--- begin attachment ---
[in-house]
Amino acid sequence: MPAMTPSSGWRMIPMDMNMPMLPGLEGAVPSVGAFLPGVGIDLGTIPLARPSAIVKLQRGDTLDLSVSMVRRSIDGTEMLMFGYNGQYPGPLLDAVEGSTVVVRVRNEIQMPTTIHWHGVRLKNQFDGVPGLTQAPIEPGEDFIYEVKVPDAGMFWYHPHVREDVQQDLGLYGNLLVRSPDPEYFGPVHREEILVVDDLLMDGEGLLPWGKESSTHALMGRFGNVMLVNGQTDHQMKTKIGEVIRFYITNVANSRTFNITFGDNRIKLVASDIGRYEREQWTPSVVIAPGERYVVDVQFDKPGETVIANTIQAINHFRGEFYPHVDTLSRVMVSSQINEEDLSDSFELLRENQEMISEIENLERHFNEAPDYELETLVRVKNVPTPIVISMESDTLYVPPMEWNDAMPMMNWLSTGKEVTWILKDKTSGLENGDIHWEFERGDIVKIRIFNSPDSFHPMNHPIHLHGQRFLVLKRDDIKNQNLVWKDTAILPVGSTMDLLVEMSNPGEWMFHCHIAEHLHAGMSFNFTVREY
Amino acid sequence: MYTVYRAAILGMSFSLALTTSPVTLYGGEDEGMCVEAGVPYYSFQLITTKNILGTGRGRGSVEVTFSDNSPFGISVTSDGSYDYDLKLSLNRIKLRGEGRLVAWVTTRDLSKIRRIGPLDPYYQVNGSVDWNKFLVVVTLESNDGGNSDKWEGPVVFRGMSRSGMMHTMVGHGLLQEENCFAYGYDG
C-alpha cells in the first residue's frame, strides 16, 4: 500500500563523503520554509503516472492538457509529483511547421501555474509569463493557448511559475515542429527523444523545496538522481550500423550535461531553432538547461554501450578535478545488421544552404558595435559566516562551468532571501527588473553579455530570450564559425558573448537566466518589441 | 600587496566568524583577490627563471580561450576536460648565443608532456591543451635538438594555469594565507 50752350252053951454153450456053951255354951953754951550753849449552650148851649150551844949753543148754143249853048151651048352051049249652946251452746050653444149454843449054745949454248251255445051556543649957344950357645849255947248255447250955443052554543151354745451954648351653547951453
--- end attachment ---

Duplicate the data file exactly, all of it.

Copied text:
[in-house]
Amino acid sequence: MPAMTPSSGWRMIPMDMNMPMLPGLEGAVPSVGAFLPGVGIDLGTIPLARPSAIVKLQRGDTLDLSVSMVRRSIDGTEMLMFGYNGQYPGPLLDAVEGSTVVVRVRNEIQMPTTIHWHGVRLKNQFDGVPGLTQAPIEPGEDFIYEVKVPDAGMFWYHPHVREDVQQDLGLYGNLLVRSPDPEYFGPVHREEILVVDDLLMDGEGLLPWGKESSTHALMGRFGNVMLVNGQTDHQMKTKIGEVIRFYITNVANSRTFNITFGDNRIKLVASDIGRYEREQWTPSVVIAPGERYVVDVQFDKPGETVIANTIQAINHFRGEFYPHVDTLSRVMVSSQINEEDLSDSFELLRENQEMISEIENLERHFNEAPDYELETLVRVKNVPTPIVISMESDTLYVPPMEWNDAMPMMNWLSTGKEVTWILKDKTSGLENGDIHWEFERGDIVKIRIFNSPDSFHPMNHPIHLHGQRFLVLKRDDIKNQNLVWKDTAILPVGSTMDLLVEMSNPGEWMFHCHIAEHLHAGMSFNFTVREY
Amino acid sequence: MYTVYRAAILGMSFSLALTTSPVTLYGGEDEGMCVEAGVPYYSFQLITTKNILGTGRGRGSVEVTFSDNSPFGISVTSDGSYDYDLKLSLNRIKLRGEGRLVAWVTTRDLSKIRRIGPLDPYYQVNGSVDWNKFLVVVTLESNDGGNSDKWEGPVVFRGMSRSGMMHTMVGHGLLQEENCFAYGYDG
C-alpha cells in the first residue's frame, strides 16, 4: 500500500563523503520554509503516472492538457509529483511547421501555474509569463493557448511559475515542429527523444523545496538522481550500423550535461531553432538547461554501450578535478545488421544552404558595435559566516562551468532571501527588473553579455530570450564559425558573448537566466518589441 | 600587496566568524583577490627563471580561450576536460648565443608532456591543451635538438594555469594565507 50752350252053951454153450456053951255354951953754951550753849449552650148851649150551844949753543148754143249853048151651048352051049249652946251452746050653444149454843449054745949454248251255445051556543649957344950357645849255947248255447250955443052554543151354745451954648351653547951453